How much protection a COVID-19 vaccine offers? Most of us have asked ourselves this question. Dr. Anthony Fauci offers the answers. During his briefing at the White House, Fauci brought evidence for a reliable way to predict the power of the vaccine.
He explained that the vaccines offer enough neutralizing antibodies to combat the virus as well as other variants. The study shows the link between antibodies and vaccine efficacy. The higher the levels of these antibodies are, the more effective the vaccine is. A booster vaccine can prepare our immune system against COVID-19 and some of its variants.
Finding these markers correlate with immune protection helps scientists understand the COVID-19 vaccine better. However, further studies are required to confirm the findings. For now, experts will discover if a new COVID-19 vaccine works without repeating large-scale efficacy studies.
“That could be used as the basis for authorization and approval of vaccine candidates without needing to do these trials with 40,000 people that take a long time and a lot of expense to complete,” says Peter Gilbert a biostatistician with the Fred Hutchinson Cancer Research Center, the lead author on the new study.
According to the previous studies done on 30,000 vaccinated volunteers, only 46 got sick with the virus. However, after further research, experts found that people who got sick had a lower level of antibodies.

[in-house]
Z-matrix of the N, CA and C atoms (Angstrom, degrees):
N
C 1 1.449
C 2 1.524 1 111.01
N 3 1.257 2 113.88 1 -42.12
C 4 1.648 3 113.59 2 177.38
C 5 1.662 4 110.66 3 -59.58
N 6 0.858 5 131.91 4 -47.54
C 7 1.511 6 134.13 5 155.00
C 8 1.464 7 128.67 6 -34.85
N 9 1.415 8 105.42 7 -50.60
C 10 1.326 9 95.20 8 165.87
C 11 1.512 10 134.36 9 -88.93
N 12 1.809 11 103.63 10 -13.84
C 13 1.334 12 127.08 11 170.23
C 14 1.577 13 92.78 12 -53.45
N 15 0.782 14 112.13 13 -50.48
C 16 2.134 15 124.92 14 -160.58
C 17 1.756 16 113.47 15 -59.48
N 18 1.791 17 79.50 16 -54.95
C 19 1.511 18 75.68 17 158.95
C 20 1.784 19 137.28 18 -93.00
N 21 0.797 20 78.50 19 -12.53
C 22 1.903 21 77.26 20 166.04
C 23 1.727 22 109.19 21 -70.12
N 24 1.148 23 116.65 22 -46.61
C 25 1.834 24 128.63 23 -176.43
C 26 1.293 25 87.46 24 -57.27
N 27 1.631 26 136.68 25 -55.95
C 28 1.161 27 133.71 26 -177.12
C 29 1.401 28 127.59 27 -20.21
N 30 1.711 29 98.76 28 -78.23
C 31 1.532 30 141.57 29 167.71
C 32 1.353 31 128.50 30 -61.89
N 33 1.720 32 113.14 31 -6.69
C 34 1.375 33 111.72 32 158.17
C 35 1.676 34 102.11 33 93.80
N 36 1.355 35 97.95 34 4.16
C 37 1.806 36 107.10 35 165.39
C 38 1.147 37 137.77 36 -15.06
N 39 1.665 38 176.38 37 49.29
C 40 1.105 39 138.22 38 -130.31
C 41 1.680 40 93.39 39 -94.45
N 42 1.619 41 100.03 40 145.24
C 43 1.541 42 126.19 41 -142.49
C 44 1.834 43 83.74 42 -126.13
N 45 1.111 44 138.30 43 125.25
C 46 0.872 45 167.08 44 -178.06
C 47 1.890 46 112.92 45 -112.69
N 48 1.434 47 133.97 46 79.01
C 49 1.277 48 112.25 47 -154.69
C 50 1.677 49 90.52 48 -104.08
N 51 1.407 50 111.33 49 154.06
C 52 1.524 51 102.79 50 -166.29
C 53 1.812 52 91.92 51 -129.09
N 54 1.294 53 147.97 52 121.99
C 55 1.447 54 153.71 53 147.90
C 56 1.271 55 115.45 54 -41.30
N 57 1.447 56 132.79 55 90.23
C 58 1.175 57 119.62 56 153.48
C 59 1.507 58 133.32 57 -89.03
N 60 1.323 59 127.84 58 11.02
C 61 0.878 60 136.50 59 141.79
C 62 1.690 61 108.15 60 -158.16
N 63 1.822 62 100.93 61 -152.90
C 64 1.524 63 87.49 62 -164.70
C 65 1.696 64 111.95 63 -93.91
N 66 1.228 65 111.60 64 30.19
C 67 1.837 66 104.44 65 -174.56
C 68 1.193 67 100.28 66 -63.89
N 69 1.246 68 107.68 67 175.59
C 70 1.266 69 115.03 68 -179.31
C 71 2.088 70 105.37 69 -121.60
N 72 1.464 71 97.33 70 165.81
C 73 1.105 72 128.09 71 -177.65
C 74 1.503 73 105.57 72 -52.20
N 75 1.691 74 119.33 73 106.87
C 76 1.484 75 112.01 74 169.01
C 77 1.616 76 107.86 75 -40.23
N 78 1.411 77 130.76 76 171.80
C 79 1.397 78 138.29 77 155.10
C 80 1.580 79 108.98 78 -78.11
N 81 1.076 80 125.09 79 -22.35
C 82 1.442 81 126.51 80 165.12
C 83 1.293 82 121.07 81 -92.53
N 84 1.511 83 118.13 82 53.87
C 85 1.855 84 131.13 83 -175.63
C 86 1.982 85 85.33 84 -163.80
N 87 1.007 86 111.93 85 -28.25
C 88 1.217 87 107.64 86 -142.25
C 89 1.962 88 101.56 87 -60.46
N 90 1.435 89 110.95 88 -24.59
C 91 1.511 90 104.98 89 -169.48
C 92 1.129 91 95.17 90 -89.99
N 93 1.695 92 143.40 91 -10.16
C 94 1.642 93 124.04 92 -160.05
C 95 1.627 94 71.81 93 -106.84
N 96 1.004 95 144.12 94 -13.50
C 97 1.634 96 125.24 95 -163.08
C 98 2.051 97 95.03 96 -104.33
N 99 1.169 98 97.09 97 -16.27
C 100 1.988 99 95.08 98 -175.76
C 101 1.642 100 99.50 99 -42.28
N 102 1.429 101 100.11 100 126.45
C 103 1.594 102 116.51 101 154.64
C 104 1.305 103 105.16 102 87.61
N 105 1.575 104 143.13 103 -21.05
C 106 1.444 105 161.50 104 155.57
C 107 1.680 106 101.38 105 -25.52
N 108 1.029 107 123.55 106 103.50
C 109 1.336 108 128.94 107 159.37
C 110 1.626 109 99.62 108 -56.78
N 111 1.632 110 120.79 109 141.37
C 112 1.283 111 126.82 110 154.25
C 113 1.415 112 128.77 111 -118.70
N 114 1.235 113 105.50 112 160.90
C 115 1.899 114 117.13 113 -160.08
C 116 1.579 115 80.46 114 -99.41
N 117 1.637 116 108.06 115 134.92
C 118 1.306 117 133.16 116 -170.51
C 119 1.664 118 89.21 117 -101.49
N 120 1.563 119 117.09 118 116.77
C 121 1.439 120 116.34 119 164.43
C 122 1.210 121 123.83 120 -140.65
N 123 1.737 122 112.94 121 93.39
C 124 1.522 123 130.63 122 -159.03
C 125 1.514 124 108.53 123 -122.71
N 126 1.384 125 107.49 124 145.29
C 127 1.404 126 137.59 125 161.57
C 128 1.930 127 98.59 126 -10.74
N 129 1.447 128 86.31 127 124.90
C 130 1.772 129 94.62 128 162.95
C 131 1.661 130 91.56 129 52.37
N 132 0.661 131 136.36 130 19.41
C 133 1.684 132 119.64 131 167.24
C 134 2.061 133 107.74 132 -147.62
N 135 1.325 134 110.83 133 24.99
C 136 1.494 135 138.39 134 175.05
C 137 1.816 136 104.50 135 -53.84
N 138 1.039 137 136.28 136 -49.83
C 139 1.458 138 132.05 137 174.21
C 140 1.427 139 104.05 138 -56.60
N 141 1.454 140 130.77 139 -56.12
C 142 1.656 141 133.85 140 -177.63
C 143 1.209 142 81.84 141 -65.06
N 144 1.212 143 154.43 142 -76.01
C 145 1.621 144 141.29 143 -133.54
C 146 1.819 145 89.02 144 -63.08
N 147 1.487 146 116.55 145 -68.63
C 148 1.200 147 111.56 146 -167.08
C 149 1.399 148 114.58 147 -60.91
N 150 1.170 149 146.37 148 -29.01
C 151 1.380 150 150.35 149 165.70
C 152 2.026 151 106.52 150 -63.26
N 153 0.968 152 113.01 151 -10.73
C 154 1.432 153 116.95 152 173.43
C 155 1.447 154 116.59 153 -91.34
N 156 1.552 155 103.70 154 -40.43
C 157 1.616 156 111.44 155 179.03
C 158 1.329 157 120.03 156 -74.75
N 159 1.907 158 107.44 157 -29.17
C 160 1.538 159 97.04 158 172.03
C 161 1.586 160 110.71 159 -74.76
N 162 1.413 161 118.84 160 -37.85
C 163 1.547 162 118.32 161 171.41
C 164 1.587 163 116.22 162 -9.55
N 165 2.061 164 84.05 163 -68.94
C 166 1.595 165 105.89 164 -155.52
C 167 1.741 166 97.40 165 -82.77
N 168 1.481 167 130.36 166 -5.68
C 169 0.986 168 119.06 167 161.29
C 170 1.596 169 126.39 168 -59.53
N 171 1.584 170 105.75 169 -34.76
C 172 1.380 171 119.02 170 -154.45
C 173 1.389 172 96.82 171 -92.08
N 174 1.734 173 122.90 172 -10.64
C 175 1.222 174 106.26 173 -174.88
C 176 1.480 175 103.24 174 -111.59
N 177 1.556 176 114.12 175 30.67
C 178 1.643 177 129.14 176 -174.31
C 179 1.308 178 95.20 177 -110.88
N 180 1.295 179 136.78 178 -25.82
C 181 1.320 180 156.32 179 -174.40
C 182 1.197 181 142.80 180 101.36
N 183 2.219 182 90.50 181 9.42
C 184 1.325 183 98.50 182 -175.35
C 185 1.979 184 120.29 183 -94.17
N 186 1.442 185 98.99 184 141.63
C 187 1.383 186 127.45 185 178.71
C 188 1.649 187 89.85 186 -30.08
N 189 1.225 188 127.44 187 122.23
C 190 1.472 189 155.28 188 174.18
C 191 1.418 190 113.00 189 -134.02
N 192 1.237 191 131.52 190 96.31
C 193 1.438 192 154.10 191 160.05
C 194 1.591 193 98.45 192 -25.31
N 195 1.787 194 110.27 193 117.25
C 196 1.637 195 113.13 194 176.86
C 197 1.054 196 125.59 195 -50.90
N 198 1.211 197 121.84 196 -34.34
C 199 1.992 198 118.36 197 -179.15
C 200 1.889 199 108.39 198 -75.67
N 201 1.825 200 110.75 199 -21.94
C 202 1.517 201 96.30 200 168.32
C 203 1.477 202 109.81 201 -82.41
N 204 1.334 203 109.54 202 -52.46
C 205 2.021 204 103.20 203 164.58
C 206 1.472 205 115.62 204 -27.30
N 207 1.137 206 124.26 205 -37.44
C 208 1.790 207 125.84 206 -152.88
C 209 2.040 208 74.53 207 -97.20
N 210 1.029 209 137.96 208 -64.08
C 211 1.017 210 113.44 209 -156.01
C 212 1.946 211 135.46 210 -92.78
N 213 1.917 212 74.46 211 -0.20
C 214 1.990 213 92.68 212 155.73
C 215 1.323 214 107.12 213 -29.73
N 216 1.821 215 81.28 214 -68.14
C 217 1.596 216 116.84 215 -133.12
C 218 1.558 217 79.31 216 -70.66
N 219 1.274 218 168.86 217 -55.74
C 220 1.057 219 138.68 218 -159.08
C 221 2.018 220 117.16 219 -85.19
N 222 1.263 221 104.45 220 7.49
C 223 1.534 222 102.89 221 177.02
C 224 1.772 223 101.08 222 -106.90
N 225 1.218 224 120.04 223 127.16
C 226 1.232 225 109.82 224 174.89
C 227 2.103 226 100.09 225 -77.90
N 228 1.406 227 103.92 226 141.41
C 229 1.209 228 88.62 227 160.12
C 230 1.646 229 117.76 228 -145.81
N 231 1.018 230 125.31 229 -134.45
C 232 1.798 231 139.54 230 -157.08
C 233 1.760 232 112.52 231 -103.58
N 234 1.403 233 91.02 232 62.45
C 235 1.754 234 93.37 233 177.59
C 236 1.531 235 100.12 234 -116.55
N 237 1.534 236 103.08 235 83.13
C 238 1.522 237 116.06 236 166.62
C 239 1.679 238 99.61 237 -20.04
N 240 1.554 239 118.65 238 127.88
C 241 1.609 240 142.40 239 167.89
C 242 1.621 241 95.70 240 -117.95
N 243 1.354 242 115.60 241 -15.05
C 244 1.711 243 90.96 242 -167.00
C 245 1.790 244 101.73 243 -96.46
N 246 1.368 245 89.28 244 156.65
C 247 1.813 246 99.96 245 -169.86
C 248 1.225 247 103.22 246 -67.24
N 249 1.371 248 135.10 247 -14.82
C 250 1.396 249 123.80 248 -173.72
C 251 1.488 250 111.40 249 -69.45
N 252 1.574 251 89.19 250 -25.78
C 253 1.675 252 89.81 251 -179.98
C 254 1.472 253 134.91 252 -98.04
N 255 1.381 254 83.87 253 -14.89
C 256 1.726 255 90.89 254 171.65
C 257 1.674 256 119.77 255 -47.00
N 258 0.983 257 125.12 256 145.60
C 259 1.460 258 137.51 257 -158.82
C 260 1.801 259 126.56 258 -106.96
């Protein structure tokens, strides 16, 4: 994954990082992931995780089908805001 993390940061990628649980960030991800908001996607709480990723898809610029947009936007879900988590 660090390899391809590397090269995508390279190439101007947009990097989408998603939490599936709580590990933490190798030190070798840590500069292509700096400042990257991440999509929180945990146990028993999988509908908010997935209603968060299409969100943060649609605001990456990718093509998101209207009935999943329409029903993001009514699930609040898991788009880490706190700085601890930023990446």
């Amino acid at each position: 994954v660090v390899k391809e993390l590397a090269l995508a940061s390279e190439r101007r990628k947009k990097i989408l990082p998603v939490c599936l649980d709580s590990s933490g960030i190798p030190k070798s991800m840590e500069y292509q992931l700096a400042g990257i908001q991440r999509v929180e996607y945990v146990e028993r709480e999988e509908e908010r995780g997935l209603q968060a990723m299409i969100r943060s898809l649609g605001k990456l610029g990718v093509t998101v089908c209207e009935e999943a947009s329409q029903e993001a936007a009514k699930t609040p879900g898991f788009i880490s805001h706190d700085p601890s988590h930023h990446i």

“[The antibody levels] were always lower in the vaccinated people who became a COVID case compared to people who remained free of COVID,” Gilbert says.
If further studies succeed, vaccine makers won’t need to test their products on large scales. Therefore vaccines will be made faster, and people will receive protection promptly.
“Science is not simple,” says Holly Janes, a biostatistician at the Fred Hutchinson Cancer Research Center who worked on designing the antibody study. “It’s not clean and tidy. Looking at things in different ways, in different types of studies, different types of analyses and different data sources is important, and that’s how we get at the truth. There’s hardly ever one study that tells us everything we need to know.”